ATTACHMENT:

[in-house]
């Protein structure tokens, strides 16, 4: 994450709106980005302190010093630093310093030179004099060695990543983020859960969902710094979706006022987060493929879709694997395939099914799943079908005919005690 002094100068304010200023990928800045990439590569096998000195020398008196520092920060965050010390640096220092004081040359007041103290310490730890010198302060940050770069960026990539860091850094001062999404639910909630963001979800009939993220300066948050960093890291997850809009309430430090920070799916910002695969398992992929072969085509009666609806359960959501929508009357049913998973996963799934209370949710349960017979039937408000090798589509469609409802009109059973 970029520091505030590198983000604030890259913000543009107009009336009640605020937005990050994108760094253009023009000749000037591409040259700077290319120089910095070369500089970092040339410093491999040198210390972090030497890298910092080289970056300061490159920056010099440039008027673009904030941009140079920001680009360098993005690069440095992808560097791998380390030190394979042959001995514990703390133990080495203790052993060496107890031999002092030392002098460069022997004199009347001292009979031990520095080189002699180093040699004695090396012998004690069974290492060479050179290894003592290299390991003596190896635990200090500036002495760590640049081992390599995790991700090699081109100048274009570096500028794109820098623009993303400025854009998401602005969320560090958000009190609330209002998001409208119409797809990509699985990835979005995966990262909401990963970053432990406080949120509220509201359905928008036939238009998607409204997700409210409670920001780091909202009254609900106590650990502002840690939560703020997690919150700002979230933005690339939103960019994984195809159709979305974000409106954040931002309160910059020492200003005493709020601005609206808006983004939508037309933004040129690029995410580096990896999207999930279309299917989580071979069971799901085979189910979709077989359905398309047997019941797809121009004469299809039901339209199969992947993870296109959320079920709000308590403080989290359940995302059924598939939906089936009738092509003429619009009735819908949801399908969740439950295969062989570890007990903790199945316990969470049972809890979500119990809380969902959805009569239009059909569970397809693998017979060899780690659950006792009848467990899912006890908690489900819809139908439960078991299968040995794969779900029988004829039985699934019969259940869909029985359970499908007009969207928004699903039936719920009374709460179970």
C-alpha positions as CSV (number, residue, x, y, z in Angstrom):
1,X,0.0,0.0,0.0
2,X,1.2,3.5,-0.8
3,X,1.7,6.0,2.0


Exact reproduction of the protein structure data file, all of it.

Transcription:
[in-house]
């Protein structure tokens, strides 16, 4: 994450709106980005302190010093630093310093030179004099060695990543983020859960969902710094979706006022987060493929879709694997395939099914799943079908005919005690 002094100068304010200023990928800045990439590569096998000195020398008196520092920060965050010390640096220092004081040359007041103290310490730890010198302060940050770069960026990539860091850094001062999404639910909630963001979800009939993220300066948050960093890291997850809009309430430090920070799916910002695969398992992929072969085509009666609806359960959501929508009357049913998973996963799934209370949710349960017979039937408000090798589509469609409802009109059973 970029520091505030590198983000604030890259913000543009107009009336009640605020937005990050994108760094253009023009000749000037591409040259700077290319120089910095070369500089970092040339410093491999040198210390972090030497890298910092080289970056300061490159920056010099440039008027673009904030941009140079920001680009360098993005690069440095992808560097791998380390030190394979042959001995514990703390133990080495203790052993060496107890031999002092030392002098460069022997004199009347001292009979031990520095080189002699180093040699004695090396012998004690069974290492060479050179290894003592290299390991003596190896635990200090500036002495760590640049081992390599995790991700090699081109100048274009570096500028794109820098623009993303400025854009998401602005969320560090958000009190609330209002998001409208119409797809990509699985990835979005995966990262909401990963970053432990406080949120509220509201359905928008036939238009998607409204997700409210409670920001780091909202009254609900106590650990502002840690939560703020997690919150700002979230933005690339939103960019994984195809159709979305974000409106954040931002309160910059020492200003005493709020601005609206808006983004939508037309933004040129690029995410580096990896999207999930279309299917989580071979069971799901085979189910979709077989359905398309047997019941797809121009004469299809039901339209199969992947993870296109959320079920709000308590403080989290359940995302059924598939939906089936009738092509003429619009009735819908949801399908969740439950295969062989570890007990903790199945316990969470049972809890979500119990809380969902959805009569239009059909569970397809693998017979060899780690659950006792009848467990899912006890908690489900819809139908439960078991299968040995794969779900029988004829039985699934019969259940869909029985359970499908007009969207928004699903039936719920009374709460179970």
C-alpha positions as CSV (number, residue, x, y, z in Angstrom):
1,X,0.0,0.0,0.0
2,X,1.2,3.5,-0.8
3,X,1.7,6.0,2.0